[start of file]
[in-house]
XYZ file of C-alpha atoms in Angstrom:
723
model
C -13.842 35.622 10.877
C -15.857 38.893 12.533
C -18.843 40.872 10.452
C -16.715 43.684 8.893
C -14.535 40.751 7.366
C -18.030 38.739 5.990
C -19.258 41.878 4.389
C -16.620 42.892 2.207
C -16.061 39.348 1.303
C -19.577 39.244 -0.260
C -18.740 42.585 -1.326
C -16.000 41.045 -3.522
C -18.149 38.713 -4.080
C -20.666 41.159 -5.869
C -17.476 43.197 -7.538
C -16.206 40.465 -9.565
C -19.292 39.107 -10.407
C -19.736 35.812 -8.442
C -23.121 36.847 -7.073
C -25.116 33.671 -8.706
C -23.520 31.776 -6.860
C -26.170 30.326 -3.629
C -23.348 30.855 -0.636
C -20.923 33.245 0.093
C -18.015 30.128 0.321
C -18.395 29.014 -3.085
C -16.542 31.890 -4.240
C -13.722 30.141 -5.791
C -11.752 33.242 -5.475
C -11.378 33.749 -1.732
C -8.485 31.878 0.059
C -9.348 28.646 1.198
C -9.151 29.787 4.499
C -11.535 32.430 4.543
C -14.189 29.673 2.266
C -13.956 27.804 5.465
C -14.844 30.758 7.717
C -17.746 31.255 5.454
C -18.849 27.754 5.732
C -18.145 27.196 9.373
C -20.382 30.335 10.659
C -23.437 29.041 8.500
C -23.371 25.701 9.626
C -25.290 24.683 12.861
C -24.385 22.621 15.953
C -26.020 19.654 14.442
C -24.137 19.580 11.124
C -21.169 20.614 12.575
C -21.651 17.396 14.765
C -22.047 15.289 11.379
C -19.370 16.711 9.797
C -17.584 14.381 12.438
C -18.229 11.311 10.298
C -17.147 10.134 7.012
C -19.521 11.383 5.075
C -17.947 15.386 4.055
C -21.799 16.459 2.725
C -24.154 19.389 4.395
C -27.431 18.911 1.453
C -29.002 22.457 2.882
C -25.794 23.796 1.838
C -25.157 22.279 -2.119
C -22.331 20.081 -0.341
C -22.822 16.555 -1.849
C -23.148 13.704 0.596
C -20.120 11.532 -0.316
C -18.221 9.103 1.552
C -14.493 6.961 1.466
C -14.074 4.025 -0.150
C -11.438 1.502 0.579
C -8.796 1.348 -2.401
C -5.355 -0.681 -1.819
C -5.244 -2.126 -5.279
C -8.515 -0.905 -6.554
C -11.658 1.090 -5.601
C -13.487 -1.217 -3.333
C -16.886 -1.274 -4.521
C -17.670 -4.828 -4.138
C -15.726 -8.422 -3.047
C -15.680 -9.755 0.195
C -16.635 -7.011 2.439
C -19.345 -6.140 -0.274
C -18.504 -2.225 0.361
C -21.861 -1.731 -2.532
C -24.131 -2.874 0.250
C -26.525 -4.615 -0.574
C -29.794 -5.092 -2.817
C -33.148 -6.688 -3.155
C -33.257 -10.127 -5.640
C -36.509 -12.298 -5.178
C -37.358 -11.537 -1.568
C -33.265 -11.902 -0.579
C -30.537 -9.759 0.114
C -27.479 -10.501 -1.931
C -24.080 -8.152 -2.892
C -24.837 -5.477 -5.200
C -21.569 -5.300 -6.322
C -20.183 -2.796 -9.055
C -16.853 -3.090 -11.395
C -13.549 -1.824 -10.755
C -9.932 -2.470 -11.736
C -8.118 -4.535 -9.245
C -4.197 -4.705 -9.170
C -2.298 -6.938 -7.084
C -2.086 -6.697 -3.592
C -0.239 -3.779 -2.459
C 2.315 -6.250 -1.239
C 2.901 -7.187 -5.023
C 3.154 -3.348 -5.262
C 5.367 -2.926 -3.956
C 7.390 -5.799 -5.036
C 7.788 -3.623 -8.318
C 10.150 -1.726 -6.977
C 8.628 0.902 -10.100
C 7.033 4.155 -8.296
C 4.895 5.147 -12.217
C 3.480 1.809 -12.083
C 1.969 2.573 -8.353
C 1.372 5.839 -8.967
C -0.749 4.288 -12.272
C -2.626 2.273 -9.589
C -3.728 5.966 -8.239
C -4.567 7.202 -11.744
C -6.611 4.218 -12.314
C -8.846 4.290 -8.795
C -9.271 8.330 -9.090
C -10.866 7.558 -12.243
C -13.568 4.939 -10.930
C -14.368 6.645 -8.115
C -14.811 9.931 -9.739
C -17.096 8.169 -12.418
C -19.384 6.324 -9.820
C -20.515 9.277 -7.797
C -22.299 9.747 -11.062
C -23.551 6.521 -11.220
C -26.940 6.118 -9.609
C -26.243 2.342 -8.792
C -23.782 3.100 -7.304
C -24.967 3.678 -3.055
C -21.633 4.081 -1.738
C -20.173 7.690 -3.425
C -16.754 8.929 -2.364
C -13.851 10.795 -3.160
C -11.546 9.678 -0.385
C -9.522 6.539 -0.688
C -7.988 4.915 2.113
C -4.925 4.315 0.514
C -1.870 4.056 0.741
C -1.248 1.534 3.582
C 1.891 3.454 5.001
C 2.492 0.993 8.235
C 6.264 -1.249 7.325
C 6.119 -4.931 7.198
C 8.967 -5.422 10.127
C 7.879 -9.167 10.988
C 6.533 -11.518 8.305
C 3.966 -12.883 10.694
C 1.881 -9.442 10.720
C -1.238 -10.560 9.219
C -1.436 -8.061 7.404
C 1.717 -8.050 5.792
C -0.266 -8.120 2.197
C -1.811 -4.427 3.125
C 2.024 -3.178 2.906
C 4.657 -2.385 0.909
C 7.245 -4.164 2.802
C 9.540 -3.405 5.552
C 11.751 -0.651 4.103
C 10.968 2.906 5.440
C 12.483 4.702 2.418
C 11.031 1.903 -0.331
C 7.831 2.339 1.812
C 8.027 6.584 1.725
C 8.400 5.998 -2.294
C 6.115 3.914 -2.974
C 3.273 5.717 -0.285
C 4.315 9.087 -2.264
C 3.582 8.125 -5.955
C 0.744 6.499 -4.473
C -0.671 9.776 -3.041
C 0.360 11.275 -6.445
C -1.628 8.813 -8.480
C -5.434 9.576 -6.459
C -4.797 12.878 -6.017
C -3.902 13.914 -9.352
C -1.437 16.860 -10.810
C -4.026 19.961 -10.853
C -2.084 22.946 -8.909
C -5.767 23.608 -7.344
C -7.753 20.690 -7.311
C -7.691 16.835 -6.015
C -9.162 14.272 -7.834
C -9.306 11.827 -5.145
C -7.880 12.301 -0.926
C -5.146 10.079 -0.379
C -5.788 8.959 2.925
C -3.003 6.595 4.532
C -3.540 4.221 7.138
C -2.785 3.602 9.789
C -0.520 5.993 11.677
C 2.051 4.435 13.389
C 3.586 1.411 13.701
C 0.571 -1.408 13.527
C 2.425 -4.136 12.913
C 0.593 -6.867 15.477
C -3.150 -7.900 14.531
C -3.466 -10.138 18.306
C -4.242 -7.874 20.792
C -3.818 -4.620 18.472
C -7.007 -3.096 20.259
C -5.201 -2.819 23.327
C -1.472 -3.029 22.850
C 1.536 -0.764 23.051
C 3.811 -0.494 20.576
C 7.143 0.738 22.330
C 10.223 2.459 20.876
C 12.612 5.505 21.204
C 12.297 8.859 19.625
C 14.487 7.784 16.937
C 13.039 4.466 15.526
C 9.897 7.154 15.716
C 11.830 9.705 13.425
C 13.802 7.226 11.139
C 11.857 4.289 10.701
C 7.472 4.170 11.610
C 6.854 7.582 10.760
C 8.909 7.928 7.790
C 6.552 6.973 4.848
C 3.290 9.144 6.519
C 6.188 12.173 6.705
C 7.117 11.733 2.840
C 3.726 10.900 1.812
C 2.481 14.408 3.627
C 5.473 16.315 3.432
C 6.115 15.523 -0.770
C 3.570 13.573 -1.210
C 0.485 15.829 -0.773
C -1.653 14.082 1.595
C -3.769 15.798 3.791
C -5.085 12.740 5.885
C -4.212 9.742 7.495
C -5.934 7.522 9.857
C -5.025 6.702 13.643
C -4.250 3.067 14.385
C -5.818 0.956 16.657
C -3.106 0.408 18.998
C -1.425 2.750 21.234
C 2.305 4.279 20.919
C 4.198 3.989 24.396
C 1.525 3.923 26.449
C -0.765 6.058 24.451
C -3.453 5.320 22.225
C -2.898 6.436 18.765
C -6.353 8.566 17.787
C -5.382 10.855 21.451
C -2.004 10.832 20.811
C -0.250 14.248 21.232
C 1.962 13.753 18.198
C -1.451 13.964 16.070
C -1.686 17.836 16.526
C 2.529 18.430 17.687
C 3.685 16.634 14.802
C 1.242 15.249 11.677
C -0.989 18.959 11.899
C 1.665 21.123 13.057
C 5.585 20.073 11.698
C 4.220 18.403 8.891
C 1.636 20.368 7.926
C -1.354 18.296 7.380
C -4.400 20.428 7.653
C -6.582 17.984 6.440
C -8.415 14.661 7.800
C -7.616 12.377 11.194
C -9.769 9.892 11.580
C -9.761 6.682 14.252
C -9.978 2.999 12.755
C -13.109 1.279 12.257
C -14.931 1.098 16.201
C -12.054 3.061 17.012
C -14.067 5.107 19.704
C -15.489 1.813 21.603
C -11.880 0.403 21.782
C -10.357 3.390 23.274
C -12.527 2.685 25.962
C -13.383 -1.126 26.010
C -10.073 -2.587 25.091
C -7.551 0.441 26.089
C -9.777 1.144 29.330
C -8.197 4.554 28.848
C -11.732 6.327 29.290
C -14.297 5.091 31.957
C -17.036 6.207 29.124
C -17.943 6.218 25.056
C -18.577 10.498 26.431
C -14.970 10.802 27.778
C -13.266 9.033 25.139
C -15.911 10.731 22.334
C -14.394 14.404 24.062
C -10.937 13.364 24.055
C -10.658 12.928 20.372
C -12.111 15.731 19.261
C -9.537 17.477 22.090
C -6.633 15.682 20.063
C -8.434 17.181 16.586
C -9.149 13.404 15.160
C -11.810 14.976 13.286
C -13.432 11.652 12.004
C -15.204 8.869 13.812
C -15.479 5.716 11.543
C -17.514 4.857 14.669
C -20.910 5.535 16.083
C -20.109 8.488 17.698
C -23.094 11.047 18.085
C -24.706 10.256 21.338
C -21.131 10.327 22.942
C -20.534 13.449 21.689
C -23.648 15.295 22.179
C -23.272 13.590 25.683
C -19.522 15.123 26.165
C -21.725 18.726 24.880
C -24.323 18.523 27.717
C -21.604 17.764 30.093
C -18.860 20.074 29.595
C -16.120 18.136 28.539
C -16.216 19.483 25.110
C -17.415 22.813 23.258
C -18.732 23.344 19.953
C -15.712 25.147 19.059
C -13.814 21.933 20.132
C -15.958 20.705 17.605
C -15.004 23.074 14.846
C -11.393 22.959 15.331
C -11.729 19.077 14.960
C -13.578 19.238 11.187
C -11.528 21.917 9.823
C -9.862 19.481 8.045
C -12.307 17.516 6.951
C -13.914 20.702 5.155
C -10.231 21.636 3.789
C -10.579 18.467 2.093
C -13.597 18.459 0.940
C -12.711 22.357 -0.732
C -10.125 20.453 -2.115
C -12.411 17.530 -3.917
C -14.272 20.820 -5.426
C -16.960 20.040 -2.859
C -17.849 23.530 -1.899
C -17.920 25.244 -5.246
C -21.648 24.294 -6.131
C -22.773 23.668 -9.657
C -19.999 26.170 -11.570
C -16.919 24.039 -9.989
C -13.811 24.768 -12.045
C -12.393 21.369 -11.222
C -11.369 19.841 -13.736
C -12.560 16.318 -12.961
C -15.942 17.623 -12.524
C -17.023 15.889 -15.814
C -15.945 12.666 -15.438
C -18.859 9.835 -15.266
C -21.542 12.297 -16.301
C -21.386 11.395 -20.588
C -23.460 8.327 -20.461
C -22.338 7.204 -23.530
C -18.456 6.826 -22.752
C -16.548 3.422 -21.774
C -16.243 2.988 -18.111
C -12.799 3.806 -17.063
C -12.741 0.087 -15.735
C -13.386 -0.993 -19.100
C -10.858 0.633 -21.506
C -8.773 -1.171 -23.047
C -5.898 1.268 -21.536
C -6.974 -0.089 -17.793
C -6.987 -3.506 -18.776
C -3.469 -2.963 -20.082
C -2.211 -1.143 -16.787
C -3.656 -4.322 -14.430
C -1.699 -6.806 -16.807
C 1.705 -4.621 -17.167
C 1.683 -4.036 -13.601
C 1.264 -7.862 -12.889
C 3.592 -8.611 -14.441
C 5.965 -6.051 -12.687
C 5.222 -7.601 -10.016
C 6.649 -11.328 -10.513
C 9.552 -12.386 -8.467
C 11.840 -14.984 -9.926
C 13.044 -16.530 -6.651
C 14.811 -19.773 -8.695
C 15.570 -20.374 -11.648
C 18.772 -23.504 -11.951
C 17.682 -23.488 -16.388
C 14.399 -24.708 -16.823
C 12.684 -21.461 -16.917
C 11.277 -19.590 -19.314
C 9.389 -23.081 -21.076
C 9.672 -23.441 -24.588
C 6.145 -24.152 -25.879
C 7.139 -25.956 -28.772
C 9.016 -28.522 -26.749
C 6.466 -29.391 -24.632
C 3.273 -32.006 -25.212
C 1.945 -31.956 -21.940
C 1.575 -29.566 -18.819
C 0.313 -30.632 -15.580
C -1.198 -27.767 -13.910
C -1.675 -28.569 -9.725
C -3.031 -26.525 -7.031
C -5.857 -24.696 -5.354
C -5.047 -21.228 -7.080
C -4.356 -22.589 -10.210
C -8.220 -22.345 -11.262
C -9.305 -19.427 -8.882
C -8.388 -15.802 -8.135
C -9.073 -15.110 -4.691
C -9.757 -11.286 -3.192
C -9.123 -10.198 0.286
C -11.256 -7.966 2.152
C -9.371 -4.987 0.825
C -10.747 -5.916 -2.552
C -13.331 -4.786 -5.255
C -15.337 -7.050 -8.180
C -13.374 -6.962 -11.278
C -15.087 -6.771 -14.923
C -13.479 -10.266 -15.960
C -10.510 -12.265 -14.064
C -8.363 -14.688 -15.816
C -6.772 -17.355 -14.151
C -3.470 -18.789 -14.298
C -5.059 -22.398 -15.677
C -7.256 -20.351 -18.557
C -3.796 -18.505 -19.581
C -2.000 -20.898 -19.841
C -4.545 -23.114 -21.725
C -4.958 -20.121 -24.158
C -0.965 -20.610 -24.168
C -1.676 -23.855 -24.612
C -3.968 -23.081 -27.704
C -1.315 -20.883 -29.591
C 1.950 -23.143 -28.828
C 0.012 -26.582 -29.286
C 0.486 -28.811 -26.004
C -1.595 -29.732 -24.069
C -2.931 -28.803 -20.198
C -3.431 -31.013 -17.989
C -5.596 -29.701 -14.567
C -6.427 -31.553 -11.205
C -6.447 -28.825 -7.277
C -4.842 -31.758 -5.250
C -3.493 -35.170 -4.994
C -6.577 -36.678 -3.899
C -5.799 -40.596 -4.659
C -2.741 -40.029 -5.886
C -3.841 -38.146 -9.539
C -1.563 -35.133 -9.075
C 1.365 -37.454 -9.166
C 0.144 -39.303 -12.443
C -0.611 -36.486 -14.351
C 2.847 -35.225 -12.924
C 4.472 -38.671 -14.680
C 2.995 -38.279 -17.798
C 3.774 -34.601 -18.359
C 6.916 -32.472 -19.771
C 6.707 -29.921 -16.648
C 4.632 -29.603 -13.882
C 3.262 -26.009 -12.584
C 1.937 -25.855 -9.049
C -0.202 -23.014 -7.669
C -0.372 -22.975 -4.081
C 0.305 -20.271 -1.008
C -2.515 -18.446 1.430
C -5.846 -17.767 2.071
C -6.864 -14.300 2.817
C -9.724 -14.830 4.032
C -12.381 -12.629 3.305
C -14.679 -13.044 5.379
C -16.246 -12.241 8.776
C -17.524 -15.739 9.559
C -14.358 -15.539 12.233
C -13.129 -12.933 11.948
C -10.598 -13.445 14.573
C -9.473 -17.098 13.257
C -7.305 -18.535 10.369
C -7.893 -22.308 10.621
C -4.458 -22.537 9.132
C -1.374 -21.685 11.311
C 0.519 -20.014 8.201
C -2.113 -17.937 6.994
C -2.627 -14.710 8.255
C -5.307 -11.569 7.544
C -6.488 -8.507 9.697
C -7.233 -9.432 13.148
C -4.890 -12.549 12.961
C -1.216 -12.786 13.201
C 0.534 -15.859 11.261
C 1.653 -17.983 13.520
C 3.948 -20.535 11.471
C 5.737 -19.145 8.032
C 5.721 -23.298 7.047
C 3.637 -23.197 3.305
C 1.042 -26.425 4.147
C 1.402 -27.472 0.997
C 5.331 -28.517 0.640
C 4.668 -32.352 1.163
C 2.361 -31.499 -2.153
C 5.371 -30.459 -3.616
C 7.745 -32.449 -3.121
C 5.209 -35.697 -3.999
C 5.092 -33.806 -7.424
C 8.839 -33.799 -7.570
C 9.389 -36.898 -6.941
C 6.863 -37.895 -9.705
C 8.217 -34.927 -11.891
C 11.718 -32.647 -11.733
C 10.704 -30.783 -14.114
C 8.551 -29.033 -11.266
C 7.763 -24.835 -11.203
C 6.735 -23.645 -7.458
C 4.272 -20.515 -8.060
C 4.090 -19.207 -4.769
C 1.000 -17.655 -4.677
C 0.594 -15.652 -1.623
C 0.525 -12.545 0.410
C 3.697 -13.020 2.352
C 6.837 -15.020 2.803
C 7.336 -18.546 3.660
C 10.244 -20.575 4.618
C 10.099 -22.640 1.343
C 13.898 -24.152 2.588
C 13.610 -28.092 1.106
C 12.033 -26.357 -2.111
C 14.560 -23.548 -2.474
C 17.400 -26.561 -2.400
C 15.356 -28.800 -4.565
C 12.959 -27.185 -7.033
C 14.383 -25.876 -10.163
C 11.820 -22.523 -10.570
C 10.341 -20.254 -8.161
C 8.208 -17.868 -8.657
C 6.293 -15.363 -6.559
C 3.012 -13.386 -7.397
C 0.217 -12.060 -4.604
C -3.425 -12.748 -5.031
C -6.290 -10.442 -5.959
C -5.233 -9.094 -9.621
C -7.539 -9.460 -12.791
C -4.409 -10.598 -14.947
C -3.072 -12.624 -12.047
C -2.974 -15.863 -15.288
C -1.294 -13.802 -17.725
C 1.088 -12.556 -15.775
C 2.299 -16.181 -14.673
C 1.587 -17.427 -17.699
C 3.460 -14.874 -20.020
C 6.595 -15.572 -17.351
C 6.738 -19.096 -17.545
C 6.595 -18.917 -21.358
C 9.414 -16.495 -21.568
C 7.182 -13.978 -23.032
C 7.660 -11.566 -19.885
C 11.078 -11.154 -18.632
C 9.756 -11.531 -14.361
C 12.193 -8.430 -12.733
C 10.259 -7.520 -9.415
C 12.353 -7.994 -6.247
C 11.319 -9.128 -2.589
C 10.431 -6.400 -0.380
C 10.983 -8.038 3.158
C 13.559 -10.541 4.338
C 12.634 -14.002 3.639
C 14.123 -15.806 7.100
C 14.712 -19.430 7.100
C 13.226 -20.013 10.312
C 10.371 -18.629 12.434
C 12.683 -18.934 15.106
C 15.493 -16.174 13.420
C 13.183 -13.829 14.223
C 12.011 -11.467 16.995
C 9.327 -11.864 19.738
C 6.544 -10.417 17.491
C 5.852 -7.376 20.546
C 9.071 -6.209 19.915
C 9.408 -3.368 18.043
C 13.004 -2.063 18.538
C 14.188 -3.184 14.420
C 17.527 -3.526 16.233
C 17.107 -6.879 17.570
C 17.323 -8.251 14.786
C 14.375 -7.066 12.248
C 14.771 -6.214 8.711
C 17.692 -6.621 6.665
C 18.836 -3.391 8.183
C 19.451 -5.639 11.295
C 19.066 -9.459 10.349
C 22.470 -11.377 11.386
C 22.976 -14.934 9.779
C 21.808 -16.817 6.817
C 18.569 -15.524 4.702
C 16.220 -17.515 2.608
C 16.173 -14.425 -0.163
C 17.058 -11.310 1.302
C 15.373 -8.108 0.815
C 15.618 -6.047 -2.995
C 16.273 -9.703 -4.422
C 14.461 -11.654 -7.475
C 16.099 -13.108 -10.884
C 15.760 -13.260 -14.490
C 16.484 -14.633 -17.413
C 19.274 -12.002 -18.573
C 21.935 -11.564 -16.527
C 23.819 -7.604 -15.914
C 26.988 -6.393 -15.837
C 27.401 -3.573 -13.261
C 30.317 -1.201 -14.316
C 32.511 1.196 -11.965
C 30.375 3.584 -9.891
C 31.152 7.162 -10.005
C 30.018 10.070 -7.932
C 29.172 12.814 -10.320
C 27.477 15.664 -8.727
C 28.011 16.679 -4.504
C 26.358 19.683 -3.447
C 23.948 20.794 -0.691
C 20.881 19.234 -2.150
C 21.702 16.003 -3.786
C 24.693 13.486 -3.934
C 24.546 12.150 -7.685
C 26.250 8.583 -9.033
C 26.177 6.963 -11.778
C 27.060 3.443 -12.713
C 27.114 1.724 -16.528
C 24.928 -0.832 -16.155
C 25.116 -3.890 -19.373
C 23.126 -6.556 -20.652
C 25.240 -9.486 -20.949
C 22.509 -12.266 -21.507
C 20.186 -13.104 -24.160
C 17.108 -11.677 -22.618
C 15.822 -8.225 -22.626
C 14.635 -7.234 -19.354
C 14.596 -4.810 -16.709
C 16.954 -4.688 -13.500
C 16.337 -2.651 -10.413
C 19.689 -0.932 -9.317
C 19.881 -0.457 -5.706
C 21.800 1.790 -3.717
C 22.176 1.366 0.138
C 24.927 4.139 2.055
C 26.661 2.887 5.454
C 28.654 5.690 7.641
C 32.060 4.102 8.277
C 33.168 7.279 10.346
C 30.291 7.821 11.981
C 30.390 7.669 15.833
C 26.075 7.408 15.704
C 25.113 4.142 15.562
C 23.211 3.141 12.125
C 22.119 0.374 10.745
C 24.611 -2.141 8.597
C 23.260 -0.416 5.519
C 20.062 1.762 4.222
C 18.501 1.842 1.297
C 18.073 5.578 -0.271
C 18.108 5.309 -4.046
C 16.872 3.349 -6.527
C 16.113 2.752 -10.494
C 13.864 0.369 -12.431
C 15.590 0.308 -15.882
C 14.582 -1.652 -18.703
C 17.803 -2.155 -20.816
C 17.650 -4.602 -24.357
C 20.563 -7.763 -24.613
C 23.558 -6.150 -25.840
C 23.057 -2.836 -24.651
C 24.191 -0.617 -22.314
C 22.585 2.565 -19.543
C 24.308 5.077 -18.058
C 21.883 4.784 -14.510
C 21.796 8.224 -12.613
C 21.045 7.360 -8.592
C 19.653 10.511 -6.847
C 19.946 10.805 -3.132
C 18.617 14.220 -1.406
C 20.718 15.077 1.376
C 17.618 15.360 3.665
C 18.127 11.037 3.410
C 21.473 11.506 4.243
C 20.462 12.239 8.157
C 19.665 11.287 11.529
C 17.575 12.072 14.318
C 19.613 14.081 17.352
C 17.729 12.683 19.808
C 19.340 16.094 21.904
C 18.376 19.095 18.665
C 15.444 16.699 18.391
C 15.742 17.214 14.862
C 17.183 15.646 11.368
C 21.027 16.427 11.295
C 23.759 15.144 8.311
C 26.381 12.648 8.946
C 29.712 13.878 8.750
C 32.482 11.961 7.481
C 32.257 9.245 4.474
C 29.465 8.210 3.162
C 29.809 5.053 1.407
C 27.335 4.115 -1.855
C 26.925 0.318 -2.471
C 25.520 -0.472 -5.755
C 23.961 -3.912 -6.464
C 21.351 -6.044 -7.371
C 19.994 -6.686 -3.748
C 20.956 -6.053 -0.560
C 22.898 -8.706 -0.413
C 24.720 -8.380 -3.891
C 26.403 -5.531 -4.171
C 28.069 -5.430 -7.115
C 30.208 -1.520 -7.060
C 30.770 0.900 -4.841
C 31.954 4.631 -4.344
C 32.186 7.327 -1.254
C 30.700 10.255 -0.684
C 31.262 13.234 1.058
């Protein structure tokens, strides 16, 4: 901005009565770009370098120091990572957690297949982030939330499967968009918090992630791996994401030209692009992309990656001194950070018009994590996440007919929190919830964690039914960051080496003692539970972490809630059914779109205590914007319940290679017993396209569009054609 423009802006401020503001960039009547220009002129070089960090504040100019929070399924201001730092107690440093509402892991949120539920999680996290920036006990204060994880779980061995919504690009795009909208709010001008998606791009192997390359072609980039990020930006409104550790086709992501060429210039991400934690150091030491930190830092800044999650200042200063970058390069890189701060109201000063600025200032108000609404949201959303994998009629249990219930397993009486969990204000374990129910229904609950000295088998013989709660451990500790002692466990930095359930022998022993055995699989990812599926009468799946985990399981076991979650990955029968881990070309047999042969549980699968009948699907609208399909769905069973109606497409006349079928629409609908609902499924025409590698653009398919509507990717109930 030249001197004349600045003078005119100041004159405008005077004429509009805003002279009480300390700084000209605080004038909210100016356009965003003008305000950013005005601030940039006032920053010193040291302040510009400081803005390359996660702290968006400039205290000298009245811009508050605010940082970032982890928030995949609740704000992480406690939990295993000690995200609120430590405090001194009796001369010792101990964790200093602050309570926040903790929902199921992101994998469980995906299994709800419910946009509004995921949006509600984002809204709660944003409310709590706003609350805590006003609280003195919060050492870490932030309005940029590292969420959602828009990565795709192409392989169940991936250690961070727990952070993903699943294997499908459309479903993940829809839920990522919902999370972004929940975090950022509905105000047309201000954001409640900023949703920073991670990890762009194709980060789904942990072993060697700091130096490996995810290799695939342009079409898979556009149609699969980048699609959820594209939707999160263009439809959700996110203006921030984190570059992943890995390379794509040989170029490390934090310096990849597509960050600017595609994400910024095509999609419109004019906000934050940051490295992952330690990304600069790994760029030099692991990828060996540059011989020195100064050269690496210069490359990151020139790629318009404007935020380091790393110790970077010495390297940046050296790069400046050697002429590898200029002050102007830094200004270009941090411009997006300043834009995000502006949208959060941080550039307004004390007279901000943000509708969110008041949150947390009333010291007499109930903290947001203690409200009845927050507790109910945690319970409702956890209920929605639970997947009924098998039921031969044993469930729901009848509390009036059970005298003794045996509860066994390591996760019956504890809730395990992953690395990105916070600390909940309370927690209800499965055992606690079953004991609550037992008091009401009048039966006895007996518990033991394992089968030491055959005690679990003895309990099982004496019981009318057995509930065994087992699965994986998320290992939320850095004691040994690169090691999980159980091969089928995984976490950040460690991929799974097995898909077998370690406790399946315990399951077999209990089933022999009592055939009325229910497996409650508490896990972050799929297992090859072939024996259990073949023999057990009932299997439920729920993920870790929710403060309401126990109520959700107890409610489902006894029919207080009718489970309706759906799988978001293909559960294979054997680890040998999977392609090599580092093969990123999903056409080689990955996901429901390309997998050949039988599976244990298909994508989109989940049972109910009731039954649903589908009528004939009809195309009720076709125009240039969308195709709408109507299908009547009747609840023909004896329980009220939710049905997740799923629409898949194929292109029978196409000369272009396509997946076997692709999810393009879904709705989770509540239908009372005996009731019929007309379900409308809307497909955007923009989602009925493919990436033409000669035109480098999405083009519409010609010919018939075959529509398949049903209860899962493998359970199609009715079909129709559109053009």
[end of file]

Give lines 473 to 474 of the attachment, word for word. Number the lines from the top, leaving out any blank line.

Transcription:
C -0.202 -23.014 -7.669
C -0.372 -22.975 -4.081